I’m not one to brag about my culinary endeavors, but this time I feel compelled to. This soup was one of the best dishes I’ve ever made, and hands-down, the best I’ve made in the past year. I was shocked that a combination of such simple ingredients would result in something so delicious. It was really easy to make, too.
The secret? You may have already guessed: coconut milk. And fish sauce. And yellow curry paste. Oh yeah, and bacon, which is revered by the people of Thailand.*
In all seriousness, by reviewing a few types of soup recipes, coupled with my love of Asian food and coconut milk, I figured that taking the best ingredients from several recipes would be a winning combination. After plenty of other culinary disasters, this time I figured right.
The result was a surprisingly flavorful, yet mild, soup from which no particular ingredient stood out. I do think, though, that the curry paste I used played a strong part in how the flavors melded. I’ve never used yellow curry paste before, and it’s quite mild compared to the red and green varieties.
Leave out the bacon, and you’ve got a vegetarian soup. Use a fish-sauce substitute and you’ve got a vegan soup.
*A complete lie.
What you’ll need:
- 2-3T olive oil
- 3 medium shallots, chopped—about ¾ cup
- 2-3 large cloves of garlic, minced or put through a garlic press
- About 2 lbs raw sweet potatoes, peeled and medium-diced
- 4 cups of low-sodium vegetable or chicken broth (any low-sodium broth would work).
- 2T fish sauce
- 1-2T yellow curry paste (depending on how much curry flavor you want)
- 1 cup coconut milk (I used coconut milk instead of coconut cream)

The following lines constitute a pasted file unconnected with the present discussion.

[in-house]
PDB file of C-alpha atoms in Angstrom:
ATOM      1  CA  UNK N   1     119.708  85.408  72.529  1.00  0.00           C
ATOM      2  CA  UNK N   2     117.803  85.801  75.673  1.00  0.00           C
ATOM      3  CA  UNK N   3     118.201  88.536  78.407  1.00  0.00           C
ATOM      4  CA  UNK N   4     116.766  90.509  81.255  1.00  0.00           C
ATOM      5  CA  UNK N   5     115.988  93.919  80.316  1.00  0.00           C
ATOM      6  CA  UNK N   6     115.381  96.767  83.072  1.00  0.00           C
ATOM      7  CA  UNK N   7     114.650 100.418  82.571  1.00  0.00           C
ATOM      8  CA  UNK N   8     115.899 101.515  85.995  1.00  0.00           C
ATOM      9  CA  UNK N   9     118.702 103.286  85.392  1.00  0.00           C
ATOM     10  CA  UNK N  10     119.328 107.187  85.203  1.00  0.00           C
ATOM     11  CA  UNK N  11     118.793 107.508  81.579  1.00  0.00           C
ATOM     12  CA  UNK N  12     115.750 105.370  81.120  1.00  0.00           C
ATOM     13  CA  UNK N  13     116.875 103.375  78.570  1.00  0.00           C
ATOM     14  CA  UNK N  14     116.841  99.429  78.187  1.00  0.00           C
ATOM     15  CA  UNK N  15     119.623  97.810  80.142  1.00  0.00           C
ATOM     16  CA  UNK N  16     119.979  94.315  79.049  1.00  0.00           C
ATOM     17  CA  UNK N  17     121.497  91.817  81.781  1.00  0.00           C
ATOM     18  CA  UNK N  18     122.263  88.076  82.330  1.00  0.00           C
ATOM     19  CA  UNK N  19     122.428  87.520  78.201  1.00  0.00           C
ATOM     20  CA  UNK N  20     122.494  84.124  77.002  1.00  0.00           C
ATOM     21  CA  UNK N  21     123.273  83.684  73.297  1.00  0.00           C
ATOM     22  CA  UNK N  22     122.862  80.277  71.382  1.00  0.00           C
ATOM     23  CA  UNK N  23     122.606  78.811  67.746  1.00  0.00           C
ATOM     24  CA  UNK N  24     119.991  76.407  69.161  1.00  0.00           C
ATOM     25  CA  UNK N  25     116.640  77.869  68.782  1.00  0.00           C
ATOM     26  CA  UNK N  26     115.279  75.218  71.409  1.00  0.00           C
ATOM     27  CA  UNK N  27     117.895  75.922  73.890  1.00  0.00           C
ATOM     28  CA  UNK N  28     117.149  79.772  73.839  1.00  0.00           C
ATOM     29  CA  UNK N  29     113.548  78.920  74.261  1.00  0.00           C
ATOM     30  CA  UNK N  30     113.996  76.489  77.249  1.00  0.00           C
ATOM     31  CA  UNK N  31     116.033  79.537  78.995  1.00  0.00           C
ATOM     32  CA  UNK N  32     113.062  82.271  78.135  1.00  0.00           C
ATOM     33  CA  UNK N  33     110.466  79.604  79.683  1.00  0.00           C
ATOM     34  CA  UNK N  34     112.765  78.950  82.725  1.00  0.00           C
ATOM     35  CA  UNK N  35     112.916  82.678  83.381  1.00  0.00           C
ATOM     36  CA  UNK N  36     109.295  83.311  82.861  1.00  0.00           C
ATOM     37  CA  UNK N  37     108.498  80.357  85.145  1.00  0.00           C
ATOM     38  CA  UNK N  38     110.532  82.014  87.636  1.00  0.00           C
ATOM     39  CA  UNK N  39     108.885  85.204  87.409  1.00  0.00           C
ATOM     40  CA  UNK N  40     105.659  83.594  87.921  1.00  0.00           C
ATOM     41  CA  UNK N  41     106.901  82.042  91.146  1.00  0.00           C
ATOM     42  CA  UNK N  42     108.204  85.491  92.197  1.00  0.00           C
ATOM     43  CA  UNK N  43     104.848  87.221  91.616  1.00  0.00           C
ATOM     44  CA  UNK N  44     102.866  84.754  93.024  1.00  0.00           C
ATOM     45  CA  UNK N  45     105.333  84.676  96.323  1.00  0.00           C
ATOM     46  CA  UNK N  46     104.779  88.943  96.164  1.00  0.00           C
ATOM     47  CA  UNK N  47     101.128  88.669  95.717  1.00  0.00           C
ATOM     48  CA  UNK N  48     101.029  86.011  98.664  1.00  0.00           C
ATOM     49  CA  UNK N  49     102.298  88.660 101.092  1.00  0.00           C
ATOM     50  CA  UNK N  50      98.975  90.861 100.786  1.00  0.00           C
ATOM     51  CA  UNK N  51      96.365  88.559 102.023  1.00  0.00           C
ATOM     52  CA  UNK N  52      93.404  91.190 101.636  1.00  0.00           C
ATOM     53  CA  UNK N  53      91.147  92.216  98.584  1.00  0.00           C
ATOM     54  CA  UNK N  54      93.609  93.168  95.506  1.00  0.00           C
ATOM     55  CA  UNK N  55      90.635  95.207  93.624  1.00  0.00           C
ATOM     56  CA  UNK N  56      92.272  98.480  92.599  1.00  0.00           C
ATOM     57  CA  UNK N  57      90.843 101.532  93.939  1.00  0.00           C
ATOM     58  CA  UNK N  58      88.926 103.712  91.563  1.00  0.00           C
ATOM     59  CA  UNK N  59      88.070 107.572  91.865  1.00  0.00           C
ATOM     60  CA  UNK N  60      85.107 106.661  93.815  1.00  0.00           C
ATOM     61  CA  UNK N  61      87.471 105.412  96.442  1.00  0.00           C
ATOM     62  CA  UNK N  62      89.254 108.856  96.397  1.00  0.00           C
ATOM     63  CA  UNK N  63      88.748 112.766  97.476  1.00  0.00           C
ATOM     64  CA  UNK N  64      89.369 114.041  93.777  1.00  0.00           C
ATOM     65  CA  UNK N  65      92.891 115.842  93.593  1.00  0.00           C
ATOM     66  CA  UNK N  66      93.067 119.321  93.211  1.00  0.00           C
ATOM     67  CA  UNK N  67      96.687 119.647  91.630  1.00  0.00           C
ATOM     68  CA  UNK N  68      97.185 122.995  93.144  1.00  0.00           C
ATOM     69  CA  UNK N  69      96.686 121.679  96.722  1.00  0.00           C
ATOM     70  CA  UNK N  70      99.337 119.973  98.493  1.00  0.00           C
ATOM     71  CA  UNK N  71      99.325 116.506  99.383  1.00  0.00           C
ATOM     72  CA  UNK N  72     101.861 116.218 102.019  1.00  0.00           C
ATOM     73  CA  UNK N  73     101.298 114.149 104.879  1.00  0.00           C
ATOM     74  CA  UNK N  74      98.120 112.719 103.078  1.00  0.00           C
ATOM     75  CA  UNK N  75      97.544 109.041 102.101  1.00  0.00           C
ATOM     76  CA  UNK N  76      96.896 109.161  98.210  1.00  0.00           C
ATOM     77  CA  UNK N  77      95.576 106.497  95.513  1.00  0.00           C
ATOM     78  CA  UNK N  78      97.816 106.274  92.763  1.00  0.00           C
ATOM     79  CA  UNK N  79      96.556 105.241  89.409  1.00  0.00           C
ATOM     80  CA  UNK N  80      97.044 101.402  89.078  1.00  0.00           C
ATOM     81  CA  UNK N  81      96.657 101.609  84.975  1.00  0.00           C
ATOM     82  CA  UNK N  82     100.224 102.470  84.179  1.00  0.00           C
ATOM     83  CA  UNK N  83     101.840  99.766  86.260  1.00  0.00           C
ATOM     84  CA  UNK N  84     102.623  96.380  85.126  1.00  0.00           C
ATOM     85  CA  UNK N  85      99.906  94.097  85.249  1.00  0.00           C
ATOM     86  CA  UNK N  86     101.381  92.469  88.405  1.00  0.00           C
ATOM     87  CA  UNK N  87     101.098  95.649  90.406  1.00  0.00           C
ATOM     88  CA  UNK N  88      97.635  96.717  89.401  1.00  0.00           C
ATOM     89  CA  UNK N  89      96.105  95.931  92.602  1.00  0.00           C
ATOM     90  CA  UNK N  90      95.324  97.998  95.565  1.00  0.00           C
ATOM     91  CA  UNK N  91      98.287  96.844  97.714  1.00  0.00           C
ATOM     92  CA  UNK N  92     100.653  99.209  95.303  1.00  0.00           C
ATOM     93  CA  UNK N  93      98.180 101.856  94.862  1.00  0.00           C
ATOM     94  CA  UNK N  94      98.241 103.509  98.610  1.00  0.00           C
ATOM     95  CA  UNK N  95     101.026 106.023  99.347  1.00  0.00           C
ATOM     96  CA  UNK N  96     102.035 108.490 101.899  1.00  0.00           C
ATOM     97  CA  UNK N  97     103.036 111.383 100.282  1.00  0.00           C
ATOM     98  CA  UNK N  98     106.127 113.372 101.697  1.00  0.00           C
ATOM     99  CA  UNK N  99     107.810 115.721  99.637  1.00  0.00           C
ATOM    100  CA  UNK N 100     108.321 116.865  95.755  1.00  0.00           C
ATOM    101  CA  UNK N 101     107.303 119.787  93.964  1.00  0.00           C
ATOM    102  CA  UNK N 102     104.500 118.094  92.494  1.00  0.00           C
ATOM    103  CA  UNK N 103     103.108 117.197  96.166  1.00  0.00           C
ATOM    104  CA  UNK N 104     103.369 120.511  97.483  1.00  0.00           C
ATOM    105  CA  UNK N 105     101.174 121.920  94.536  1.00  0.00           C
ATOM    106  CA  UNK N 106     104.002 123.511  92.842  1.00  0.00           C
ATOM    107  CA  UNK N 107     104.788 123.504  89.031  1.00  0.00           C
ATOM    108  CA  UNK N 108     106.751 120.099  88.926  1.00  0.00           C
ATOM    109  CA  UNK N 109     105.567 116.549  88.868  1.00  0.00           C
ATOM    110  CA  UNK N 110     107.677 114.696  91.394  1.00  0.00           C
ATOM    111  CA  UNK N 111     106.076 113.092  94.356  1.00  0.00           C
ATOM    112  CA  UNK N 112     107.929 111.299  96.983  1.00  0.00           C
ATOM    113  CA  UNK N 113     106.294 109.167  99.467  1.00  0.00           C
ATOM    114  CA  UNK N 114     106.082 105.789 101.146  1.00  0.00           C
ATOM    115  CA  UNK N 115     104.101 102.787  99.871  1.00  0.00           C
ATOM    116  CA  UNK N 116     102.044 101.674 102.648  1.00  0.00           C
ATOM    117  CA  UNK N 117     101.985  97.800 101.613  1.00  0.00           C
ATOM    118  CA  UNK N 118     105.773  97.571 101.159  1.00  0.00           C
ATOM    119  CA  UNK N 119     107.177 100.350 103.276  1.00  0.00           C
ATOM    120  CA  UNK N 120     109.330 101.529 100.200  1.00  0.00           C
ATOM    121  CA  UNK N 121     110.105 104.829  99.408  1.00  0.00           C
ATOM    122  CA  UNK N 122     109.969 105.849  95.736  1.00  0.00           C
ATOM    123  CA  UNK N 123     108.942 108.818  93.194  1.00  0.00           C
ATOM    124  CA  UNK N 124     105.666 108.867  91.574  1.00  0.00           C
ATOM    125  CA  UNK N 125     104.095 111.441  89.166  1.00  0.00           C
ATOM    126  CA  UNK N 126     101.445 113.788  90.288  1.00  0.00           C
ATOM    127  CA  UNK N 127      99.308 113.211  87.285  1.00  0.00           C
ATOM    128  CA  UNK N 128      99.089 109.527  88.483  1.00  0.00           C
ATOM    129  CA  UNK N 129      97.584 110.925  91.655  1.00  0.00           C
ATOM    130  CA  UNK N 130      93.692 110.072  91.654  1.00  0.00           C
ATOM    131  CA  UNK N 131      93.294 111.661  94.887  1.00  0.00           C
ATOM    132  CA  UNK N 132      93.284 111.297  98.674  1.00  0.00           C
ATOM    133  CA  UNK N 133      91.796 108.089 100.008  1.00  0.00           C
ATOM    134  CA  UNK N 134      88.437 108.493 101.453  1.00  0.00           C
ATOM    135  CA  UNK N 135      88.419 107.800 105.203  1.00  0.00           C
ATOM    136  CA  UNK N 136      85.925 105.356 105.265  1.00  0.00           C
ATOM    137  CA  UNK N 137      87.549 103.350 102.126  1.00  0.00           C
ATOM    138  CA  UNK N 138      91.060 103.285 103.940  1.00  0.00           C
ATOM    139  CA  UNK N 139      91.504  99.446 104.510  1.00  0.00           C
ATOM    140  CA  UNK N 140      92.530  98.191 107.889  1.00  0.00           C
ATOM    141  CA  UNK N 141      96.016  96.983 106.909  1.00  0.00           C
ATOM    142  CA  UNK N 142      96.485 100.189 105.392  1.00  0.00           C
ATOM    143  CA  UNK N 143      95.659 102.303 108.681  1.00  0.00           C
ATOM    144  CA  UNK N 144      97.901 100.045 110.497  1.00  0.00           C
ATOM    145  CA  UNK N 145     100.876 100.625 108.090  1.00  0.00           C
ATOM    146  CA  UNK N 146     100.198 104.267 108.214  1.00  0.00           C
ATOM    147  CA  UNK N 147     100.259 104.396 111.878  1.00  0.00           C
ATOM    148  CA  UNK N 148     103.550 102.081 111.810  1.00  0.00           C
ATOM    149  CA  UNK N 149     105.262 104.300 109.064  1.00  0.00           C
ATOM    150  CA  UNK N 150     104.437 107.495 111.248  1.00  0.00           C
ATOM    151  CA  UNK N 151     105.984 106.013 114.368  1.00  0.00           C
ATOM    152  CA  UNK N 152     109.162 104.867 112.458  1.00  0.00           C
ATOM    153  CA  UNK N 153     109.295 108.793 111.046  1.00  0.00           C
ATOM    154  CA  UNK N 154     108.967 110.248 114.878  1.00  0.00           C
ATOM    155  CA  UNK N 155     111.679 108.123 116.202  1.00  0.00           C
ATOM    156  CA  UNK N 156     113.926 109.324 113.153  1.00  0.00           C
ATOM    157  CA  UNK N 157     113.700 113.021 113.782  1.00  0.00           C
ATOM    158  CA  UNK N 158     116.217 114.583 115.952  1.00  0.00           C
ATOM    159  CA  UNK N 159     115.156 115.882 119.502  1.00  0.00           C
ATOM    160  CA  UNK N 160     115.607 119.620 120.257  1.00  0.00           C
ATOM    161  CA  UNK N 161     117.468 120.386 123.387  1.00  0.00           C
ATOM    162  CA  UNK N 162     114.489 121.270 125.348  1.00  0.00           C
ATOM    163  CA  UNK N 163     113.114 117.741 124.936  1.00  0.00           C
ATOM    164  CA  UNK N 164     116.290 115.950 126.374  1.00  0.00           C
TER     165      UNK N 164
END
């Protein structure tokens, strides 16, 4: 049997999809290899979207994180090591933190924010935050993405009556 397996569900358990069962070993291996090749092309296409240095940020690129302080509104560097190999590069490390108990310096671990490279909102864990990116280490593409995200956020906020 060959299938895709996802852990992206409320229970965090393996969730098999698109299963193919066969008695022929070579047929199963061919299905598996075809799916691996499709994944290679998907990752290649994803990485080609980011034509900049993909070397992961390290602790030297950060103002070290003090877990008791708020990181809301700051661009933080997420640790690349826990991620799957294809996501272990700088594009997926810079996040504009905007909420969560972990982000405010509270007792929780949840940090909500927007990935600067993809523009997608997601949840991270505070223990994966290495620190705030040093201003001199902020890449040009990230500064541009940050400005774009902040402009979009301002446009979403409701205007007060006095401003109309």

- 1 strip of high-quality bacon crisped and chopped (optional garnish)
- Cilantro leaves (optional garnish)
What to do:
In a pot or sauce pan large enough to hold at least 5 cups of liquid (with room to spare), lightly brown the shallots in the oil over medium heat. Add the minced garlic after the shallots are done.
Add the diced potatoes, followed by the broth, fish sauce and curry paste. Bring to a low boil, then loosely cover and cook at a medium simmer until the potatoes are soft and fully cooked through.
Remove from heat and puree until smooth. I used an immersion blender right in the cooking pot, but it did take a bit of work to get all the potatoes pureed. Some pieces can be elusive. Maybe a blender would be more convenient.
Once pureed, return the soup to low heat and have a taste. If you want more curry flavor, now’s the time to add more paste, because next comes the coconut milk. Stir in the coconut milk, but do not let the soup boil, lest the coconut milk will curdle.
At this point, the soup should be very thick and silky. If you want it more fluid, gradually add more coconut milk to the desired consistency.
When done, serve warm in bowls and top with bacon and cilantro to garnish.